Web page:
All About Estates

Category: Executors

Total 155 Posts

To Remove or Not to Remove… That is the Question (with apologies to the bard)

Estates tell a million stories and the case of Ford v Mazman, 2019 ONSC 542, is just one of them. Mary died on April 3, 2017. Mary’s 2004 Will named her two nieces, Laura and Carleen, as sole beneficiaries. Mary appointed her close friend, Seta, as her estate trustee/executor. Laura…

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Conflicts of Interest – When Lawyers Will Be Removed (or not)

By the time a matter reaches trial, a client and her lawyer will have spent a significant amount of time together. A bond often develops over the course of the relationship, with the client trusting that her lawyer will put forward her position forcibly and knowledgeably. As a result, an…

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Spousal Rollover and Substituted Property

Suppose the will of a deceased taxpayer provides that certain assets are to be transferred to a spousal or common law partner trust.  Before doing so, and while property of the estate is being administered, certain property might change or be substituted by the Estate.  For example, shares might be…

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Trust Filing Deadlines and Penalties

With a new year is upon us it is important to keep in mind the various filing deadlines for trusts and estates (a trust). Generally, a trust has to file an annual income tax and information return (T3) if the trust earns income or makes annual distributions. The T3 along…

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Milne Estate (Re)visited

Today’s blog was co-authored by Joanna Lindenberg and Ronald Neal The decision of Milne Estate (Re) (“Milne”) caused a stir among the members of the estates bar and solicitors who draft wills, going so far as to illicit an alert from LawPRO. While the Milne decision (which is under appeal)…

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Not So Fast – Who Controls the Body?

“He knows where the bodies are buried” is a throwaway line from Orson Wells’ cinematic masterpiece, Citizen Kane. That line soon took on a life of its own and entered the cultural vernacular. In the world of estates, a more frequent problem is not finding the bodies but deciding where…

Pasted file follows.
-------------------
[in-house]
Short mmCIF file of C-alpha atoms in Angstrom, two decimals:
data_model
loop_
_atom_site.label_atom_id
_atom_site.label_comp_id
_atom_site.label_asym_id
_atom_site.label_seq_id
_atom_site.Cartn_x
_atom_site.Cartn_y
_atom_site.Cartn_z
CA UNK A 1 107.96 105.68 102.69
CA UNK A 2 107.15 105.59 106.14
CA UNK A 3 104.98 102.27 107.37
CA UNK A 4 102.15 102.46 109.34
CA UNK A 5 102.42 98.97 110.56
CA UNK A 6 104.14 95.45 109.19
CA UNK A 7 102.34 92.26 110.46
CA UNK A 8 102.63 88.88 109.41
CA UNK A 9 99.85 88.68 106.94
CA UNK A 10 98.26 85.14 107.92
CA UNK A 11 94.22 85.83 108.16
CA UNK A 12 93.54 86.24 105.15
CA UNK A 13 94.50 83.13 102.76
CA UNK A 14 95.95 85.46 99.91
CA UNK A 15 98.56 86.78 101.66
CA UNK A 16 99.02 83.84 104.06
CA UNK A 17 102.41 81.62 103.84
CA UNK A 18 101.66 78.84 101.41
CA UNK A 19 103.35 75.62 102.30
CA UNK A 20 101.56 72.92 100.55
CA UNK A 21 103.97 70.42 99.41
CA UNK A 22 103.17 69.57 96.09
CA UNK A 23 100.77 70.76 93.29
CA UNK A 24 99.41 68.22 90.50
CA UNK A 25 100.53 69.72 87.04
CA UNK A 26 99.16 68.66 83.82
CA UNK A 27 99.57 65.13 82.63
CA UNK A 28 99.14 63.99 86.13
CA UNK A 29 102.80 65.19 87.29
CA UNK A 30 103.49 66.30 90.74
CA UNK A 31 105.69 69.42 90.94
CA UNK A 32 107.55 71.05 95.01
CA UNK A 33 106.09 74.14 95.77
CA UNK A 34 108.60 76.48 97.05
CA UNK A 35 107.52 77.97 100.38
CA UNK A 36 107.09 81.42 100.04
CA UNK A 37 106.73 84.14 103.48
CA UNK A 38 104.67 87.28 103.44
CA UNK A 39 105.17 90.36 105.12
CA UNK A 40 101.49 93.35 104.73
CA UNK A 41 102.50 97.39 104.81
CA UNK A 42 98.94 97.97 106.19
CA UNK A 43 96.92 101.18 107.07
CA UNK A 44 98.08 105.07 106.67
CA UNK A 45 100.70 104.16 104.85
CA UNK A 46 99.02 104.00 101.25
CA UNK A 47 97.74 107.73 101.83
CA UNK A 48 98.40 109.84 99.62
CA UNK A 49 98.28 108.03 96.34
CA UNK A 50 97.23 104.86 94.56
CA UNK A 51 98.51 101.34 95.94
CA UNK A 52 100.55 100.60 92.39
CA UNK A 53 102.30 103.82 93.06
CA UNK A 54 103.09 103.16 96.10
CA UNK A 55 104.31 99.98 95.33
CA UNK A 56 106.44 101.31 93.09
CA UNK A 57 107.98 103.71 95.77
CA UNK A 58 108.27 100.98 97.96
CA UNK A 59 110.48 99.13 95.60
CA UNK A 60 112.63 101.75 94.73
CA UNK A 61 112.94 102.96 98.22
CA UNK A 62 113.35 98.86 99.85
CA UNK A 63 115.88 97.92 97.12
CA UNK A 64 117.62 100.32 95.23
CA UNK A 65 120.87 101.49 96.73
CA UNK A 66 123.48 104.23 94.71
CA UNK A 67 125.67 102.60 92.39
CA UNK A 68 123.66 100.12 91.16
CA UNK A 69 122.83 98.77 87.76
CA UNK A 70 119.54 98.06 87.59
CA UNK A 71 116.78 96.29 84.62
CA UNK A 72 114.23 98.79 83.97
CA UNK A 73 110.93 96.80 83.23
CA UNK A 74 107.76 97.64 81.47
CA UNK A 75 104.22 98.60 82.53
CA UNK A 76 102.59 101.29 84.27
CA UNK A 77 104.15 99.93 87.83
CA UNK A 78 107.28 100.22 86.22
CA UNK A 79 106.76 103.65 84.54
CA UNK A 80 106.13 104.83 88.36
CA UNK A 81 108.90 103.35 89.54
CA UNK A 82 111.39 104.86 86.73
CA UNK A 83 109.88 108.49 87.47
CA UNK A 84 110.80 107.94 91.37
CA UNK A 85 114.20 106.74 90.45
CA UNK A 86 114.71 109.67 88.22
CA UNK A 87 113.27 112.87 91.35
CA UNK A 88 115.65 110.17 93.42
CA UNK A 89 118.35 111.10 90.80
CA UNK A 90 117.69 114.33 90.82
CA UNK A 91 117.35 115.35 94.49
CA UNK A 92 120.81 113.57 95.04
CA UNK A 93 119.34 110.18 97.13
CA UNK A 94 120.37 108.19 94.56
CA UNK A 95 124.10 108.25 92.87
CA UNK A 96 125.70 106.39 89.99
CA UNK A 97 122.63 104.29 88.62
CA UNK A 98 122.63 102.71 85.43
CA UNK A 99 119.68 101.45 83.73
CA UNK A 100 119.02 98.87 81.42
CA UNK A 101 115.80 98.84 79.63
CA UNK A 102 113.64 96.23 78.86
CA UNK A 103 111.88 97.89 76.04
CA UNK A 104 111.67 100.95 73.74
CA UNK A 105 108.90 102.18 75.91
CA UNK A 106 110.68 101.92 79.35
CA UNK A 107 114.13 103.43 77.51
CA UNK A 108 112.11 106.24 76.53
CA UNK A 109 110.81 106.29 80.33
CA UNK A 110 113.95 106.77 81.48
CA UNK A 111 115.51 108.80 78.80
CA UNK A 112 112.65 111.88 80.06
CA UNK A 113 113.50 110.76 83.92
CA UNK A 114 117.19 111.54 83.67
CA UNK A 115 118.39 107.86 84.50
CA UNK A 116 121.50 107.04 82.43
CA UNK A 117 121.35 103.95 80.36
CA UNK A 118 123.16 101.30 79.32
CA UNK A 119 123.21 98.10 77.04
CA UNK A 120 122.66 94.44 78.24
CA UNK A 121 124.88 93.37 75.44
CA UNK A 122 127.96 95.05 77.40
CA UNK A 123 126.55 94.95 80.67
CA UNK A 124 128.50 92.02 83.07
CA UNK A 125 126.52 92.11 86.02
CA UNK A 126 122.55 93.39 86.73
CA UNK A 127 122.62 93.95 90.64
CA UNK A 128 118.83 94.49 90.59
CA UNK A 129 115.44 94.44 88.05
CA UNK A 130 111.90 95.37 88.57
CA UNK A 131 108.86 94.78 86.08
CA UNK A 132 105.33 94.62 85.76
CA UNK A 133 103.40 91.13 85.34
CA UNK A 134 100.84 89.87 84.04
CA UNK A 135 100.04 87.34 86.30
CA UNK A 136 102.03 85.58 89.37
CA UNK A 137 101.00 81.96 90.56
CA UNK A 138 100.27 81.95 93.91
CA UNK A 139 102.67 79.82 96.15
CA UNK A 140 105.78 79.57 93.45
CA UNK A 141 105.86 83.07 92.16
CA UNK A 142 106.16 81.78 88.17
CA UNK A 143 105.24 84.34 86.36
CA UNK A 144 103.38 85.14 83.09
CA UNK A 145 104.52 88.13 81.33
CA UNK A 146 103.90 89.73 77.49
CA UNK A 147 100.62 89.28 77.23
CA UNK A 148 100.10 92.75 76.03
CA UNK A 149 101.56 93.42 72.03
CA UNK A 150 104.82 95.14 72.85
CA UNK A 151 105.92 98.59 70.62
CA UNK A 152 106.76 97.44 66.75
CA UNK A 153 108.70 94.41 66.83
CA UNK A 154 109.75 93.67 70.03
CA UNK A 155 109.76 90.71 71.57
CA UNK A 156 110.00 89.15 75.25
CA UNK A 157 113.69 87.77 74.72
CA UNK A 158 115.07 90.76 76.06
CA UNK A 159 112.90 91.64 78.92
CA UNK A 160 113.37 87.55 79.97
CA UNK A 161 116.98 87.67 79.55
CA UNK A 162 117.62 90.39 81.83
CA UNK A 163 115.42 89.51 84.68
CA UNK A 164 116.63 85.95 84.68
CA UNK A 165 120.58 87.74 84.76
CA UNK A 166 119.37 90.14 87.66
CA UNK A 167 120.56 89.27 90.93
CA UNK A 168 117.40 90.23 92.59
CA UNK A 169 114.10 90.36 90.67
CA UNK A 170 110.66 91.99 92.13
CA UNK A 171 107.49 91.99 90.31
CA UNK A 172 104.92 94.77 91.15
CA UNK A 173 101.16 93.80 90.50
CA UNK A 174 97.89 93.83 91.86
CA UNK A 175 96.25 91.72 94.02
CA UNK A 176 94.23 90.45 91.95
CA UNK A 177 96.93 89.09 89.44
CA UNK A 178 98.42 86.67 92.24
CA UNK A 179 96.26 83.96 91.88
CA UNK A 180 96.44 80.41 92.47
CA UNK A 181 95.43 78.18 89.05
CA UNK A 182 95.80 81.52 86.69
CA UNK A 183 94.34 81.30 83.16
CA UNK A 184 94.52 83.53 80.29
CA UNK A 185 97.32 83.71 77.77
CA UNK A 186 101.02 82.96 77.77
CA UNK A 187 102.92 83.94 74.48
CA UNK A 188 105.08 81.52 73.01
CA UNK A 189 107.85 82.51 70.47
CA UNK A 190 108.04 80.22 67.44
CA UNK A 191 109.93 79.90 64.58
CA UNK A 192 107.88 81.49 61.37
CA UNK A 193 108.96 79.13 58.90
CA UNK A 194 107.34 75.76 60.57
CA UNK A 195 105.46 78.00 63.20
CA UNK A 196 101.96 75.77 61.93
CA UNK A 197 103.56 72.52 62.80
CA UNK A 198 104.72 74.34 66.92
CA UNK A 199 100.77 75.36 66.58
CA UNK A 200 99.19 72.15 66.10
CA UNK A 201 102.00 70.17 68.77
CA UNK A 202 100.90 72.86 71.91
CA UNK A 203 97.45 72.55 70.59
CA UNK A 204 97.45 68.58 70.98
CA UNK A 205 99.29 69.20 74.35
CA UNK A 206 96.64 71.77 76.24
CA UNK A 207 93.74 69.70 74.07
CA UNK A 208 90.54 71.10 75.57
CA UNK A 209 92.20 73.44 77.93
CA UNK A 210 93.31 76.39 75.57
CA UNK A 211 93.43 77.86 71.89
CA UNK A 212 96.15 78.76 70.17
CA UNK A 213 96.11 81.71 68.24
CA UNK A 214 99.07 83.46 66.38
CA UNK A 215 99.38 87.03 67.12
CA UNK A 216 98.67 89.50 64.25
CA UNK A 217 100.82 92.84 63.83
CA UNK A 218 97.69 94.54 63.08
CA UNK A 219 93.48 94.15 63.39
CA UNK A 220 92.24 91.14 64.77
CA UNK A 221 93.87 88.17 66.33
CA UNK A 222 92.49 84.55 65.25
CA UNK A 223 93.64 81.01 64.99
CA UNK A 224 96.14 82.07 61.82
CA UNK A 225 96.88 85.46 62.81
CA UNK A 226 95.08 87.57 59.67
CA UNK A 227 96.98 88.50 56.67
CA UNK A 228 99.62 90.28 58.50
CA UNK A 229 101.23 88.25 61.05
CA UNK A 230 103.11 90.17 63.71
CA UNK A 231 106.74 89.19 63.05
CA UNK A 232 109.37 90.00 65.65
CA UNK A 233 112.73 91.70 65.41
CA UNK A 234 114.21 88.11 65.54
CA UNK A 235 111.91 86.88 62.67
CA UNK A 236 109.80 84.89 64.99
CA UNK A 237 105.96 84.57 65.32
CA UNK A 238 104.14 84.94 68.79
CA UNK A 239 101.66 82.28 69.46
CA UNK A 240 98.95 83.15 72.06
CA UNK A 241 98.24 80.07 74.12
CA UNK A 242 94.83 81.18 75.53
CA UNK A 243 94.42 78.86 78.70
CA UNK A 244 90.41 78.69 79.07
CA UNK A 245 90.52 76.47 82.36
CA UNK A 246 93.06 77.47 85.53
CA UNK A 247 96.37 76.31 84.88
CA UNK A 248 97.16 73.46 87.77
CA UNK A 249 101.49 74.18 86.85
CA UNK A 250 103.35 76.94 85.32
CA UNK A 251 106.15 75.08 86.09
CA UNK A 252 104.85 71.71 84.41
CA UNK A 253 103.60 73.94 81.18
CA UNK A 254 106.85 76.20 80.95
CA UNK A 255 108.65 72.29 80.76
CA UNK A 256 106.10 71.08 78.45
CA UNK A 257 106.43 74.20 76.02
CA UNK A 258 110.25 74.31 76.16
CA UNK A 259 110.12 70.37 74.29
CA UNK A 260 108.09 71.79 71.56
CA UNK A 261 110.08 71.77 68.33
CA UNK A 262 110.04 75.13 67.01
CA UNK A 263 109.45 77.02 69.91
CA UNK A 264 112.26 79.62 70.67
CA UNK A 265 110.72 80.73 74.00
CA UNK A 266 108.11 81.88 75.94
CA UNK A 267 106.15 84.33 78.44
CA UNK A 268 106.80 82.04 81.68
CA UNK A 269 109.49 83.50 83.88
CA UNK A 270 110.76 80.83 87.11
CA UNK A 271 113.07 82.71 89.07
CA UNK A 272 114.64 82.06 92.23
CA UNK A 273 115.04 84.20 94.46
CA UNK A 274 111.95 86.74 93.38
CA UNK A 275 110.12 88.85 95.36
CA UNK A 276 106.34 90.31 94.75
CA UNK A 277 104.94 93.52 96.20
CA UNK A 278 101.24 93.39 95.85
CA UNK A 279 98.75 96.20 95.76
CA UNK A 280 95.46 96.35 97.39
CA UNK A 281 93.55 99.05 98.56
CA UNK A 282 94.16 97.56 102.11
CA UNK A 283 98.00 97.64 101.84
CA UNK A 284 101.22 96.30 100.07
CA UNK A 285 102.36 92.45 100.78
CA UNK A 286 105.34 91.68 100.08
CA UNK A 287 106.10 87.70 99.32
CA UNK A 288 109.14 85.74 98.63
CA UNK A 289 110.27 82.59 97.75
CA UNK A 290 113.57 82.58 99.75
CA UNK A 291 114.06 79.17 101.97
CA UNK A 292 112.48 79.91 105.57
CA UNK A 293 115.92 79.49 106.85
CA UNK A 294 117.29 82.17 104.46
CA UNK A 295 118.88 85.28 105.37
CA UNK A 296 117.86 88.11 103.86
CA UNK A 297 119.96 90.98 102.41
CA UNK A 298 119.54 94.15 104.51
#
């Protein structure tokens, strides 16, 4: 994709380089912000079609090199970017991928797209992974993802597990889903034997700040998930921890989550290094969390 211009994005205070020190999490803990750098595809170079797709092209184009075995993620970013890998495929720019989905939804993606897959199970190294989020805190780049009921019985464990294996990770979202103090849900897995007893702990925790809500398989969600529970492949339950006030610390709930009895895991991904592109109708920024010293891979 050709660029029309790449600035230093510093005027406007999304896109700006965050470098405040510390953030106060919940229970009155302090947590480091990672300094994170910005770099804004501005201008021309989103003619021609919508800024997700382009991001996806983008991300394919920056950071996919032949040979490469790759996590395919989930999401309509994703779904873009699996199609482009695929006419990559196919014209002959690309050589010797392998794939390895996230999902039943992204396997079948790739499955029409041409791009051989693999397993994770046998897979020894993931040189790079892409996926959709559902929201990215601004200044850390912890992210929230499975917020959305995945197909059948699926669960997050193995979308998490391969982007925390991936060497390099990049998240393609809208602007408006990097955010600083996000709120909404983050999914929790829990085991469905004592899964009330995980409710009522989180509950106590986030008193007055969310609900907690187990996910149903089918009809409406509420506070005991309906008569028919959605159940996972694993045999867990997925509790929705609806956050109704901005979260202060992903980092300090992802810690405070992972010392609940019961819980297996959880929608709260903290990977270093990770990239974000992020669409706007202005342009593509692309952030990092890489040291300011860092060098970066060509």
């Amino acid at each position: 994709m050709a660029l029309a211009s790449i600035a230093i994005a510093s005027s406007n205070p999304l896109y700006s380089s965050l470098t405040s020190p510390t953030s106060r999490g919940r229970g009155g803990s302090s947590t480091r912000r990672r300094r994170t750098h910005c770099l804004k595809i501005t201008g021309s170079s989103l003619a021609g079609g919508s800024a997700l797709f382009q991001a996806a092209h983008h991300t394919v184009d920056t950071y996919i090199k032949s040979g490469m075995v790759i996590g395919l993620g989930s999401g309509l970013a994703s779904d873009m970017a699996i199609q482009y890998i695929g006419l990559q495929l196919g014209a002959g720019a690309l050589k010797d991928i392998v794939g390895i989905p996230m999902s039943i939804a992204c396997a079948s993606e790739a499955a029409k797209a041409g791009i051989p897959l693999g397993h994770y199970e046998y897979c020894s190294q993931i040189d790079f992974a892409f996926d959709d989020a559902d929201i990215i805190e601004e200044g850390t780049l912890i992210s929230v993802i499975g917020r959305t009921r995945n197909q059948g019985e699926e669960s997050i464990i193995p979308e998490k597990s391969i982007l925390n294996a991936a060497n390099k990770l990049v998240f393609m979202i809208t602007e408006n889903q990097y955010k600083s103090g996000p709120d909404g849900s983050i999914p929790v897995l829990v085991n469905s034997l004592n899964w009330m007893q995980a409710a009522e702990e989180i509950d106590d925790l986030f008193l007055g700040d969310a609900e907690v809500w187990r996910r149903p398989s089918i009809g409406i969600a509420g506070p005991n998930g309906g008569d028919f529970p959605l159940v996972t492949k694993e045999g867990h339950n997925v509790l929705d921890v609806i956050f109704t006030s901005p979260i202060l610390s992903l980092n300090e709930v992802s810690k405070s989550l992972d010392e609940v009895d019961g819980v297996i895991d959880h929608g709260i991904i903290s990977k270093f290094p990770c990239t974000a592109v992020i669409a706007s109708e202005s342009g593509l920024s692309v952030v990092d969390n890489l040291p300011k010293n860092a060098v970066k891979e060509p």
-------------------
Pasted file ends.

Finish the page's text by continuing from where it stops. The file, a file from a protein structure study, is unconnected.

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Have You Considered Your RESP in Your Estate Plan?

This Blog was written by: Alicia Godin, Estate and Trust Consultant, Scotiatrust A Registered Education Savings Plan (an “RESP”), is a type of tax deferred savings plan that parents, grandparents and other adults can open to save for the cost of a beneficiary’s post-secondary education. The beneficiary of an RESP…

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Creation of a Trust

The Canada Revenue Agency (CRA) provided guidance on when a testamentary trust is considered to have been created for purposes of the 21 year deemed disposition rule. A trust is deemed to have disposed of its capital property for proceeds equal to the fair market value of the property at the…

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Unexpected Death? Apply for an Extension

Death is difficult to control. It has also proved impossible to avoid. However, married spouses are given greater options than the rest of us – they can choose to inherit their deceased partner’s estate under the Succession Law Reform Act or the Family Law Act. When a married spouse dies…

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Tax Appeals in Estates and Legal Standing

In the land of income taxes and income tax law, it is generally understood that a taxpayer cannot appeal another taxpayer’s assessment without legal standing to do so. This is particularly relevant when the taxpayer being assessed or re-assessed is deceased. In the Estate of Straessle v. the Queen 2018…

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